• 04 Jan 2019 11:38
    Reply # 6982994 on 6010674

    Although the 5.7M SibLim thread is the apt one for my following suggestions, there could be some value WRT the 7M version... where building is done in the way of filleting, glass taping, and also epoxy painting the interior, whilst still in the early stages of exterior sheeting.

    It should work out to be flipping modules, so that access is possible to all corners, while standing with feet on the workshop floor.

    At 2M beam, 1/2 beam distance is reachable(with my average length arm as a distance quage), and when one or other of the halves is theoretically flipped to face inside upwards.

    Joining the halves on the centreline, should make the flat workshop floor a convenient flat building bed, on which to  lay the bulkheads and frames-- with the CL horizontal and the waterline vertical.

    The topside planking/strake, is bent over and onto(the bulkhead frame structure), as the first sheeting step, with the  chine and the deck/sheer lines being the guides to a fair lay of the panels.....perhaps I do not fully appreciate the details of pre-cut panel construction, but surely accurately cut panels wired together along their edges, should produce a fair curve?

    Stringers and battens strategically placed between the chine will then help to support a fair assembly.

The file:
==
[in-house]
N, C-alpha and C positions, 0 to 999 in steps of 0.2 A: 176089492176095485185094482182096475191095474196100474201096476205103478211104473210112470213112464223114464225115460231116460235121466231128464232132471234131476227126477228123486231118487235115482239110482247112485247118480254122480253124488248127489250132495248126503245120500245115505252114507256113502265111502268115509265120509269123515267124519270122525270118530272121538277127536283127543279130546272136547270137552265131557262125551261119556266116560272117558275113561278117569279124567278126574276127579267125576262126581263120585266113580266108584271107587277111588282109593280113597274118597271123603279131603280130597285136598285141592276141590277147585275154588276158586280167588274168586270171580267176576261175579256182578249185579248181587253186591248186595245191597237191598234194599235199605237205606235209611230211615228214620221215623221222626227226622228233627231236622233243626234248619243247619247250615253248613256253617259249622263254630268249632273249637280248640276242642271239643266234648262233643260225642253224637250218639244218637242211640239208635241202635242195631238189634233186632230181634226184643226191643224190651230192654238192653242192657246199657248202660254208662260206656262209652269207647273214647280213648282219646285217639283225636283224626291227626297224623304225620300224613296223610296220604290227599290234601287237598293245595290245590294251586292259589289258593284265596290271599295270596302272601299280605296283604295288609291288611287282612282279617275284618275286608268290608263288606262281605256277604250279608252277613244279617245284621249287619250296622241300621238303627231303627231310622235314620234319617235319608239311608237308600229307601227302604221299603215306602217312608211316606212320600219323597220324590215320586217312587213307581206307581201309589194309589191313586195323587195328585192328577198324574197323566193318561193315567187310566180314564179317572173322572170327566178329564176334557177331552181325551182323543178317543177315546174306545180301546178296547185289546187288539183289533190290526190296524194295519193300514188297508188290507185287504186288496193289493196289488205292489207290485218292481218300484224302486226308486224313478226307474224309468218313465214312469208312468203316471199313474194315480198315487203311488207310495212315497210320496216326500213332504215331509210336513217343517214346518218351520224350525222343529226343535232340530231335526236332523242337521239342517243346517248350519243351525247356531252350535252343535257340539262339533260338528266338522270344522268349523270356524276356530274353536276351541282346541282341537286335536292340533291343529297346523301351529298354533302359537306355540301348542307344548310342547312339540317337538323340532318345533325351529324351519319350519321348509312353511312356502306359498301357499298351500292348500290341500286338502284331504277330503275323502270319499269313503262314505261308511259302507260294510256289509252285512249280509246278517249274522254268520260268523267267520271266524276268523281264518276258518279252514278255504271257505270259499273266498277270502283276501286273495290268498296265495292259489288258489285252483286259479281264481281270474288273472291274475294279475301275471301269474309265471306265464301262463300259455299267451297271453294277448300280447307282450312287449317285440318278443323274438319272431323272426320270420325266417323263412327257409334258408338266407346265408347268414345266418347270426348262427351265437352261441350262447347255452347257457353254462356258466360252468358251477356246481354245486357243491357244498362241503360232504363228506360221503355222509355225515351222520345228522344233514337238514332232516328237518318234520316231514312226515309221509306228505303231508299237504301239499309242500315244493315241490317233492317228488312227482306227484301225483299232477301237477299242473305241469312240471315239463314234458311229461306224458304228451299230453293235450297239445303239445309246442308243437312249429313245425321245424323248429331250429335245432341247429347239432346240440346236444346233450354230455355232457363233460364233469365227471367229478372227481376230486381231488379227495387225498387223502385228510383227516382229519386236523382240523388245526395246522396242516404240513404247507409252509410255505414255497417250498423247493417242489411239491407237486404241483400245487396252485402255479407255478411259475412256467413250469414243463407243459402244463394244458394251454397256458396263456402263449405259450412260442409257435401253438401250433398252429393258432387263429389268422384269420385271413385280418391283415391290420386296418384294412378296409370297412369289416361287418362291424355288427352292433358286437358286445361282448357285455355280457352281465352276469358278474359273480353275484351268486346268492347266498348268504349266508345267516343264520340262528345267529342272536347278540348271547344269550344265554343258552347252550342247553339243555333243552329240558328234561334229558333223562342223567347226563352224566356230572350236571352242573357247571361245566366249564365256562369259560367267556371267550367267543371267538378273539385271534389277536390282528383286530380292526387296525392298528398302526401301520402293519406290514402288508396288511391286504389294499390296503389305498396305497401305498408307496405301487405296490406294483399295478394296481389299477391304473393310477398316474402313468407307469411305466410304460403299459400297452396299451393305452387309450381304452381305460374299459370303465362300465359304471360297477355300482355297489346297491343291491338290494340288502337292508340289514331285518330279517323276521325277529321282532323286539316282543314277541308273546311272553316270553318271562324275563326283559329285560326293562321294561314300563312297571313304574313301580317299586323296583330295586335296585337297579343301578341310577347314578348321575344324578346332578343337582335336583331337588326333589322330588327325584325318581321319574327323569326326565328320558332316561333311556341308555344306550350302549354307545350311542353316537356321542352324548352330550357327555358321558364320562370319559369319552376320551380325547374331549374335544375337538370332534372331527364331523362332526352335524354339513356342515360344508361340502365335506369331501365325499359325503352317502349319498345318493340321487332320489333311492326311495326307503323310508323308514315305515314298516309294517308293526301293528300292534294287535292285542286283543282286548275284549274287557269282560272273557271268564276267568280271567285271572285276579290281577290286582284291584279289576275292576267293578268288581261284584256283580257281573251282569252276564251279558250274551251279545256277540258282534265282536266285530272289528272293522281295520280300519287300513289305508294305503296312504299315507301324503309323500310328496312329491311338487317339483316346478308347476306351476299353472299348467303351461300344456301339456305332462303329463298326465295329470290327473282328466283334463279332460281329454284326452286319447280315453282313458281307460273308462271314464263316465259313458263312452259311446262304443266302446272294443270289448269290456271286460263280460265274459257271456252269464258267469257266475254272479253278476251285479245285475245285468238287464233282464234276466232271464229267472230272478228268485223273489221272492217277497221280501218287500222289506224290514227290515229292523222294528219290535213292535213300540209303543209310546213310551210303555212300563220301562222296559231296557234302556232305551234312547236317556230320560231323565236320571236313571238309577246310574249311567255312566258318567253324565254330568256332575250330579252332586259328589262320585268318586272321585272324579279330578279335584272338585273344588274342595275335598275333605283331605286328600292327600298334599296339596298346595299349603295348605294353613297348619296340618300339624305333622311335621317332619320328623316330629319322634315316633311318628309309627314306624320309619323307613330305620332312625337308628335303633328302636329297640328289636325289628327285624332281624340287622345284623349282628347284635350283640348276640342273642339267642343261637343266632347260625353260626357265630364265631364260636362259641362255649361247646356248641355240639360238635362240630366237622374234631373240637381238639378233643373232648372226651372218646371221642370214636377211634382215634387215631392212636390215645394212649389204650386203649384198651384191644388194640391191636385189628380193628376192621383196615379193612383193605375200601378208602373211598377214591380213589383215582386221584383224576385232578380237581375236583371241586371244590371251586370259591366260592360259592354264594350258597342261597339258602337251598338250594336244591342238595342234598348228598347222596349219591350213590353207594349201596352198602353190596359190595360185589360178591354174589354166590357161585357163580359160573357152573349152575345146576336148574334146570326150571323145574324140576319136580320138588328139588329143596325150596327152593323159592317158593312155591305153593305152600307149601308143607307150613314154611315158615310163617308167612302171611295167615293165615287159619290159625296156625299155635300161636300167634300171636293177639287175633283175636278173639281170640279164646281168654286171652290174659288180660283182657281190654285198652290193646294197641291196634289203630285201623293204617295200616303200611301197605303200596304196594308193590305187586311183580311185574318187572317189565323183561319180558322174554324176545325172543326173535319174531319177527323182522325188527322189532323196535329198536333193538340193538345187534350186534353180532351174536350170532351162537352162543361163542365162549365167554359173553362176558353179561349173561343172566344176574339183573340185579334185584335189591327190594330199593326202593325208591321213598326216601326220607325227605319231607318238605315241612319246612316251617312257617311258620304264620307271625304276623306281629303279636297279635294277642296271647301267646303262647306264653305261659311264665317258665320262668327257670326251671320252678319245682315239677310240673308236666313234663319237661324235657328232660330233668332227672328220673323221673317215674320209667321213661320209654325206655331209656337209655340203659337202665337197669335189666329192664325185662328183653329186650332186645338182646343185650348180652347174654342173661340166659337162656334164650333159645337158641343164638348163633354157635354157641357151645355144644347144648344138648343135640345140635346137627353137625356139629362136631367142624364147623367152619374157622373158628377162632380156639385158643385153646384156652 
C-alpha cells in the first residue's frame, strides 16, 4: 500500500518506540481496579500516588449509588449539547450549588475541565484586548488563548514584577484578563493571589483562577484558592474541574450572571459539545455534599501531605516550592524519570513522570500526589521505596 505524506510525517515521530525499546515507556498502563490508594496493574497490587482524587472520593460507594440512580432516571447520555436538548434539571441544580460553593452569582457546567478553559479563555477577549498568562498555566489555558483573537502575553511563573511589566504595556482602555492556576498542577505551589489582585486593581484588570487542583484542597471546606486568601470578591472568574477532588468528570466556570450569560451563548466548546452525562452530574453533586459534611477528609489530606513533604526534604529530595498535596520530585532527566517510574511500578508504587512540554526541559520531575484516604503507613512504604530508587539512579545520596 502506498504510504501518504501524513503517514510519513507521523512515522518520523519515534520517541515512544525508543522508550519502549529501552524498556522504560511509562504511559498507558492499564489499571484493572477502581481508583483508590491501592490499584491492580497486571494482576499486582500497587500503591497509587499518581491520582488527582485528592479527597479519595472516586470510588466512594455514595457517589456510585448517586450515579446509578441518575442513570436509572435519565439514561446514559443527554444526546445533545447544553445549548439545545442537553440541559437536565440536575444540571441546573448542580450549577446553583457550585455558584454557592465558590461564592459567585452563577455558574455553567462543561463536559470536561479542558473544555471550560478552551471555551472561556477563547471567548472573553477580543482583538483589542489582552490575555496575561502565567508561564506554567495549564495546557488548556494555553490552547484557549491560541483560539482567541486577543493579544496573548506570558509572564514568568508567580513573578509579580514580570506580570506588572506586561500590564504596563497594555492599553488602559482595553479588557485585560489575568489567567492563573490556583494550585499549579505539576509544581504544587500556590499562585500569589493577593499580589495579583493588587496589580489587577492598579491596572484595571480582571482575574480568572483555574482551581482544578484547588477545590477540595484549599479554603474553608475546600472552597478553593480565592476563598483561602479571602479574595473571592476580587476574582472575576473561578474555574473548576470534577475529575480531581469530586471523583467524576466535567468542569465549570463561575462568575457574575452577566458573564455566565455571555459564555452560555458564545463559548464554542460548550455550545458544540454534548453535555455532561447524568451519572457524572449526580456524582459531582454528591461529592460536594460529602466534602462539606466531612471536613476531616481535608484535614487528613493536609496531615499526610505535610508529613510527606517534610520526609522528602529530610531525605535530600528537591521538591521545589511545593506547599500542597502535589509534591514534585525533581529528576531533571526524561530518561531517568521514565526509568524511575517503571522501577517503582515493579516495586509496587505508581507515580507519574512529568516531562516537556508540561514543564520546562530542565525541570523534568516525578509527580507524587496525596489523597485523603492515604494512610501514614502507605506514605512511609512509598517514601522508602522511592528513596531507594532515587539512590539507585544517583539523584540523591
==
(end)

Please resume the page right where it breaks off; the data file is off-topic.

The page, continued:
I would like to see a template panel of the arched deck, used as an assembly aid, and possibly with a small log on the inside edge of this deck template/panel. This, as well as the chine, should create the coreect and fair shape shape?.

    Surely a chine log would not be needed, and double bias taping inside and out would be all that is needed, to create a stiff enough hull piece, that can flipped over for working the inside?

    Last modified: 04 Jan 2019 11:48 | Anonymous member
<< First  < Prev   1   2   3   4   5   ...   Next >  Last >> 
       " ...there is nothing - absolutely nothing - half so much worth doing as simply messing about in junk-rigged boats" 
                                                               - the Chinese Water Rat

                                                              Site contents © the Junk Rig Association and/or individual authors

Powered by Wild Apricot Membership Software